|clover ||10-30-2008 09:57 AM |
stifle injury- Torn Meniscus
My horse was just diagnosed yesterday with a torn meniscus. The vet said that he is still ridable as a pleasure horse, no dressage, limit circles, limit hills. He said he can still do some jumping and that he can be maintained with medications (hycoat, glucosamine, etc...) and some bute when needed. He will be on partial turnout for a while (~4 hrs a day). He said I can go ahead and start light riding this weekend. I was feeling very positive when leaving the vet yesterday but today I started doing some research and found some articles that were not so postive. I have no real asperations of competing anymore and know that if I decide I want to do anything heavy, I will need to get another horse. Does anyone here have any experience with this type of stifle injury?
|clover ||10-31-2008 09:25 AM |
I am following a very good vet's recomendation but just wanted to know if anyone out there has had any experience with this type of issue.
Just a gut reaction, it sounds a bit like a hurried recovery to me.
|clover ||10-31-2008 11:55 AM |
That is the thing. He really did not recomend stall rest, as I expected. He said that he did want him moving around, but not running too much. So, I decided to turn him out for the first few hours of the day when the horses still have hay (she puts out piles of hay in the morning). That way he will not be running around but will get to move a little. And bring him in about noon (as the hay is about done at that time and that is when they start moving around and playing more). I dont' want to put him in one of the small paddocks because they get a little too muddy and I am afraid he will walk the fence line because he wants to be with his friends (which he can see from all the small paddocks). I would think that walking the fence line in a paddock that may get muddy would be worse on his hocks and stifle. When I asked about riding (i.e. when to start), he said that my weight on his back would not make any difference and that I could do light walking, that it may be good for him. He gave him a shot of polygly... something (hycoat (or hylornic acid) with glucosamine) and wants him to get another shot (IV) in another two weeks. He wants shoes on the back feet. The more I am reading (mostly related to humans since there is very little about horses) the more I am confused to such a conservative approach. I know that really rest is the only thing that can be done (there is no way I can afford surgery). But I am thinking that even walking around the ring or field may be a little too much for at least a couple weeks. I guess it would not hurt for me to just not ride, continue with everything else and waite about a month, see how it is and go from there? He did say it was a small tear and it was most likely caused due to his hocks bothering him (just had them injected due to arthritis).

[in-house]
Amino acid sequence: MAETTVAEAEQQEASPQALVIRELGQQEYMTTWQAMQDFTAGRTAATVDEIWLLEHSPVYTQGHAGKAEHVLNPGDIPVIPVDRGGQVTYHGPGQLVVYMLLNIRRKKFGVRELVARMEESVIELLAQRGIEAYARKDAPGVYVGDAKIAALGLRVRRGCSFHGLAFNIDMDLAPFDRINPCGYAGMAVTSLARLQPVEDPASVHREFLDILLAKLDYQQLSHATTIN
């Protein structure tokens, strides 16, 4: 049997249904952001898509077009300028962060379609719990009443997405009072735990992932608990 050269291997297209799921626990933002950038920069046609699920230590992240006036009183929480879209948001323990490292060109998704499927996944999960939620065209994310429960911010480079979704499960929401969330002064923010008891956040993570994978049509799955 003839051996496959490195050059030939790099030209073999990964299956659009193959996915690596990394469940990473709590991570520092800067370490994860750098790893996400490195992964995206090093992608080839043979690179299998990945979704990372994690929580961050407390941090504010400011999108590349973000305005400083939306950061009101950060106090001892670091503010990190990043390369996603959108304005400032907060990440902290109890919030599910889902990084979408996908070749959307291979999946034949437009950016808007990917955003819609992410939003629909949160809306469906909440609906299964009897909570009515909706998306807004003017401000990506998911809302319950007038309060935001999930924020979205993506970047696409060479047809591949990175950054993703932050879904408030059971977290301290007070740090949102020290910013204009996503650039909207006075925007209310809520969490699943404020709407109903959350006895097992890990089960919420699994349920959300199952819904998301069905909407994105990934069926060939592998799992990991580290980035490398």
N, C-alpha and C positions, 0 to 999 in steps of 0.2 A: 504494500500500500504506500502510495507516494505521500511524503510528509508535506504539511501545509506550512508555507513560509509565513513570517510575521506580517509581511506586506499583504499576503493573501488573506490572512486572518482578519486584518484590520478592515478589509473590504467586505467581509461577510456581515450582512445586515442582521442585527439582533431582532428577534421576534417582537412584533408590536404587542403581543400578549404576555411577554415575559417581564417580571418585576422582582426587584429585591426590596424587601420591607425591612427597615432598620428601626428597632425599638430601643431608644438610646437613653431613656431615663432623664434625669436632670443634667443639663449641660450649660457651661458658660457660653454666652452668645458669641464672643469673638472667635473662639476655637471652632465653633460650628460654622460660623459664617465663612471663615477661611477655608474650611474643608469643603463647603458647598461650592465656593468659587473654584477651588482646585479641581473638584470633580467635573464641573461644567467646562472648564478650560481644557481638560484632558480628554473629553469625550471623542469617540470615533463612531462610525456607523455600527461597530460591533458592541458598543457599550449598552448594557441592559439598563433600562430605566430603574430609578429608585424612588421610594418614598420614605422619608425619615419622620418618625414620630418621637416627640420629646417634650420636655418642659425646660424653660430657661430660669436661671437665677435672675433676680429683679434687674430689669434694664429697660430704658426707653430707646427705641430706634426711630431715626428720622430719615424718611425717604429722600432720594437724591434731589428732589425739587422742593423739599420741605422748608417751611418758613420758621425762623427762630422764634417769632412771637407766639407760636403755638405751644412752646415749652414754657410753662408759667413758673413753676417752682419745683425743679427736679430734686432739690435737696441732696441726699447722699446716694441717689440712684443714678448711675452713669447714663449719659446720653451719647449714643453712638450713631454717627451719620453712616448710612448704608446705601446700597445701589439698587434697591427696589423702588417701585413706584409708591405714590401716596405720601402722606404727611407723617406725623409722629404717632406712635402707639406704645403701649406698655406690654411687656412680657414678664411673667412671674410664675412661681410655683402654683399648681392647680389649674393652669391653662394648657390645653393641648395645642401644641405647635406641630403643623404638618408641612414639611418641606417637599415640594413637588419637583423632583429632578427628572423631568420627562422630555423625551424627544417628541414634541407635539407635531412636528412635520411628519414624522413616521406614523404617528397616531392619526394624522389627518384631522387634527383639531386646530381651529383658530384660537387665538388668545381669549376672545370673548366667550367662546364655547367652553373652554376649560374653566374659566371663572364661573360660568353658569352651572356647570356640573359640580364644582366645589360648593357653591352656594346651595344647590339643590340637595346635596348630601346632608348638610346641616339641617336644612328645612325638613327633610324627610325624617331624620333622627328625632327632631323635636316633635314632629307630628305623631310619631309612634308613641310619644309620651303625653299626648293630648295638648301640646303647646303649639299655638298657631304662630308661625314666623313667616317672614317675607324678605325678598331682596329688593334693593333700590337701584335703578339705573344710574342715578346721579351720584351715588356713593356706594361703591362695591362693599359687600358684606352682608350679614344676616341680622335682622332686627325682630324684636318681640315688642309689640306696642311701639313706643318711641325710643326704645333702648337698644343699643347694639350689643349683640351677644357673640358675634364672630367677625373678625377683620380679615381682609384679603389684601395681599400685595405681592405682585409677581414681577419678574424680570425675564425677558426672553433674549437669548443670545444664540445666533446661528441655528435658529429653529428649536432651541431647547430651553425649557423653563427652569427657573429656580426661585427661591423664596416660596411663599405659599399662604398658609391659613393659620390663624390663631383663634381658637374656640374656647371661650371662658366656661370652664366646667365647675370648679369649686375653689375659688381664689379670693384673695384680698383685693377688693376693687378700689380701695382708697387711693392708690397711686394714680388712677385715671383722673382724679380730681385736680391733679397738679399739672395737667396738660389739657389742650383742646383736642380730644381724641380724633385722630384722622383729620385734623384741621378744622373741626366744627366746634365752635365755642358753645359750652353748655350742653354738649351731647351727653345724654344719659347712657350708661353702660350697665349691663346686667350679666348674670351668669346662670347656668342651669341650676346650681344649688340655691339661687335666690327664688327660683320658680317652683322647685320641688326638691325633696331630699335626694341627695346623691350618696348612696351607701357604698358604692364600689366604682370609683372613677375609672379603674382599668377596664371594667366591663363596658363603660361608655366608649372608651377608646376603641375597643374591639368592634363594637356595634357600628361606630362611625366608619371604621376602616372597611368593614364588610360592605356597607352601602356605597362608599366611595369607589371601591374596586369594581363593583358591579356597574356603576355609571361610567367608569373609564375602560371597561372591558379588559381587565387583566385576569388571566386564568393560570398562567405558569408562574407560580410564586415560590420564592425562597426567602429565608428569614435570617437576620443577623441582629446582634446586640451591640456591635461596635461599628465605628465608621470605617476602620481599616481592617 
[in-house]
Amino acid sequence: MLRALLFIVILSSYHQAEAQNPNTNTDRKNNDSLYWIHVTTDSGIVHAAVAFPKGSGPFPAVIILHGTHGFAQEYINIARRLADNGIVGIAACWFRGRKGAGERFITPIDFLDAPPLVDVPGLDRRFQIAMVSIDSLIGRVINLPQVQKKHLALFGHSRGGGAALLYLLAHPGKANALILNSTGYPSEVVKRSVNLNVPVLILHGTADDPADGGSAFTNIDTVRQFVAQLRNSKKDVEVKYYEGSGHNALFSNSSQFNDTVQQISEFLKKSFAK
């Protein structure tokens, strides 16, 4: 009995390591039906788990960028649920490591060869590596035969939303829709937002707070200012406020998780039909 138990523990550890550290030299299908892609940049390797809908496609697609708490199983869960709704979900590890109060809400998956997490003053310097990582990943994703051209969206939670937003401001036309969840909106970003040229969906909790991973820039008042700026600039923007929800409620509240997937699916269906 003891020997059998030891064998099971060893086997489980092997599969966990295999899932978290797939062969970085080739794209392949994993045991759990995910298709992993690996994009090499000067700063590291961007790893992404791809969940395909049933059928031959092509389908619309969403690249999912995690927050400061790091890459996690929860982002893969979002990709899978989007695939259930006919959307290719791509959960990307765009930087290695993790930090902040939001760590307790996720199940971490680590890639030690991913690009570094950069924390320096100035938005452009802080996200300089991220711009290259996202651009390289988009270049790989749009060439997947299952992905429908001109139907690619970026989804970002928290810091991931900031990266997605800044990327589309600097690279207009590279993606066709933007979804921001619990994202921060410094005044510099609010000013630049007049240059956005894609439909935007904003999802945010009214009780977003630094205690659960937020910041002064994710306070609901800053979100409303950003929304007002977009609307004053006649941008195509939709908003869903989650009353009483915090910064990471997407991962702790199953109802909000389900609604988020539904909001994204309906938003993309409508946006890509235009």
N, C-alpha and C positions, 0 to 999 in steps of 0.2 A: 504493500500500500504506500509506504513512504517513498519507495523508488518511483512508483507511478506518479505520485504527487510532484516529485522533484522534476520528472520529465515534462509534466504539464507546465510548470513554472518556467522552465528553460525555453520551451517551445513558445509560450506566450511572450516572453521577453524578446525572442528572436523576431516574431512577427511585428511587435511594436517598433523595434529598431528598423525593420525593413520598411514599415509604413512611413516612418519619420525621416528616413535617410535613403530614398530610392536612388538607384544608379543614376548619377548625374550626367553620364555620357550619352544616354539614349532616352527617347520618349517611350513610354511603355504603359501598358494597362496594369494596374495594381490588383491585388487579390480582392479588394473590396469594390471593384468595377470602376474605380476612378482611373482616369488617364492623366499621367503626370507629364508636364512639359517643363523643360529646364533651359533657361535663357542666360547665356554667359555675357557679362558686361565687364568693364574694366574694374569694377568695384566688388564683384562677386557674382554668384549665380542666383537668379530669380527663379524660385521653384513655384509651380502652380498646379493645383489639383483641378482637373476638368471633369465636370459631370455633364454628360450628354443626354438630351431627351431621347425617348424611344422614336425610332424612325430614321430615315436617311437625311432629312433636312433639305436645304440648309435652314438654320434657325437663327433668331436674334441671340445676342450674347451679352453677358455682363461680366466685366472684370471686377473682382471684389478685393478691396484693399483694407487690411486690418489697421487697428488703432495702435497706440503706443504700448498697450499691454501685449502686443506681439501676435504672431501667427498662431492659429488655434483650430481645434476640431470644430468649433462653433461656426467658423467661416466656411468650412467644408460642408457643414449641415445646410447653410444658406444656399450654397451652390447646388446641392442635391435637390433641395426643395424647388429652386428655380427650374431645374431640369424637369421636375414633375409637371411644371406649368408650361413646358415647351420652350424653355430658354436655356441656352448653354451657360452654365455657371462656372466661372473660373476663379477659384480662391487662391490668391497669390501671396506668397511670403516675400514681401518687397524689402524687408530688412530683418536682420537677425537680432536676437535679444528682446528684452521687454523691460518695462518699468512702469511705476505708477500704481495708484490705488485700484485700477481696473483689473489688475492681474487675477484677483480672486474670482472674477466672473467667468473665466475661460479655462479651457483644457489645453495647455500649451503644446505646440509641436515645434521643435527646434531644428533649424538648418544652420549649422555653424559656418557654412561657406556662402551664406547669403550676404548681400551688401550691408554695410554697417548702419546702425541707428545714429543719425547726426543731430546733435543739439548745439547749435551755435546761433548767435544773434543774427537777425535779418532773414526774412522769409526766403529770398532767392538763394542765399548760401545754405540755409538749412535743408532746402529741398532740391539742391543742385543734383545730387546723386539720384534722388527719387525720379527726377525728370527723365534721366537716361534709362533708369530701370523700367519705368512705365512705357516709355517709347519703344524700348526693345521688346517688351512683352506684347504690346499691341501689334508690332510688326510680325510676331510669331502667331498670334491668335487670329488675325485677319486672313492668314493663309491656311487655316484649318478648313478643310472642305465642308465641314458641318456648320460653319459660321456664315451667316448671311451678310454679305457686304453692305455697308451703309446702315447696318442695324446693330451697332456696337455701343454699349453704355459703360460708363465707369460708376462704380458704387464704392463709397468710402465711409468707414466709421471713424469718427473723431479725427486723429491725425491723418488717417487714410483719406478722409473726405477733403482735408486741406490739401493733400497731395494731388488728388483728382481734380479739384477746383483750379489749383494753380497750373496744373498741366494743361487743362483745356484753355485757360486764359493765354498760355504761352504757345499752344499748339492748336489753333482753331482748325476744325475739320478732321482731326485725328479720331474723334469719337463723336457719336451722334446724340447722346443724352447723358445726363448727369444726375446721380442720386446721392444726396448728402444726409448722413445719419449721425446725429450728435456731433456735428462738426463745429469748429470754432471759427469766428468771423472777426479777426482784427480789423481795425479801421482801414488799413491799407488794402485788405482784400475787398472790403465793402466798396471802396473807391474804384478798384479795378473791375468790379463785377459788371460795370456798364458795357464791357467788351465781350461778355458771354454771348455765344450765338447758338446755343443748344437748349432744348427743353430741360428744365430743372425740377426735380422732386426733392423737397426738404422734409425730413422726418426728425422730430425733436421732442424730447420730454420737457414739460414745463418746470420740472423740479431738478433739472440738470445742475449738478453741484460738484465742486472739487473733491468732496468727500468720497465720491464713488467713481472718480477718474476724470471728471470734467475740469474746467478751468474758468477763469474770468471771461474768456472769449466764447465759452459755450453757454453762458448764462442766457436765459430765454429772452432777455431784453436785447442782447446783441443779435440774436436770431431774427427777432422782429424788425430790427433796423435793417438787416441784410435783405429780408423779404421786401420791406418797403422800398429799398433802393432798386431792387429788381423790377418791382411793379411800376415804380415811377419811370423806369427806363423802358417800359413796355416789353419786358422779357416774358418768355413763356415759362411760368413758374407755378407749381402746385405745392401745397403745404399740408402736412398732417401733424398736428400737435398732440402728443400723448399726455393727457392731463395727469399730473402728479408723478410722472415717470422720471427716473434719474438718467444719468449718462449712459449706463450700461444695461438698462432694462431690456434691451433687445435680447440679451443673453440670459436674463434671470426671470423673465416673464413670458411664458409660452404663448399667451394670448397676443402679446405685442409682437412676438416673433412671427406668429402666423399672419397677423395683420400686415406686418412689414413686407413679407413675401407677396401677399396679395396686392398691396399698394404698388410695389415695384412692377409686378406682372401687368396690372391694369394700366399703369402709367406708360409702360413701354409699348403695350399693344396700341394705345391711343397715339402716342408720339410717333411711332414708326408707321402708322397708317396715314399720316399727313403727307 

|hotreddun ||10-31-2008 05:29 PM |
my guess is that the vet is trying to avoid muscle loss. In alot of stifle injuries...if you can avoid muscle loss the muscle can literally "hold up" the structure. Your weight is probably insignificant...and won't matter if you are riding. Should you be running around or doing dressage...absolutely not. But walking on good ground...probably keep it to flat...will be beneficial. By the way dont go overboard every time he seems sore with the bute...if you bute him to much he won't know his body's own limits.
|clover ||11-03-2008 09:45 AM |
Thanks for the advise! I will do some walking with him a few times a week. He is also getting turned out in the morning, so that should help some. I work durring the day, so unfortunatly it is hard for me to do much other that ring work this time of year durring the week. But I can walk around the ring, no circles, just a nice relaxing walk and then on the weekends go for a walk around the hay fields (I live in DE, there is no such thing as a hill in DE, so it would be a nice flat walk). I will also watch how often I bute him. A friend of mine has told me I can ride her horse, so I can get some other riding time in too, which is great. I was going to give him a good 6 weeks before I started to ask him to trot at all. I am already seeing some improvement in his walk when out in the field. He was crossing over behind pritty bad and he is a little straighter now.
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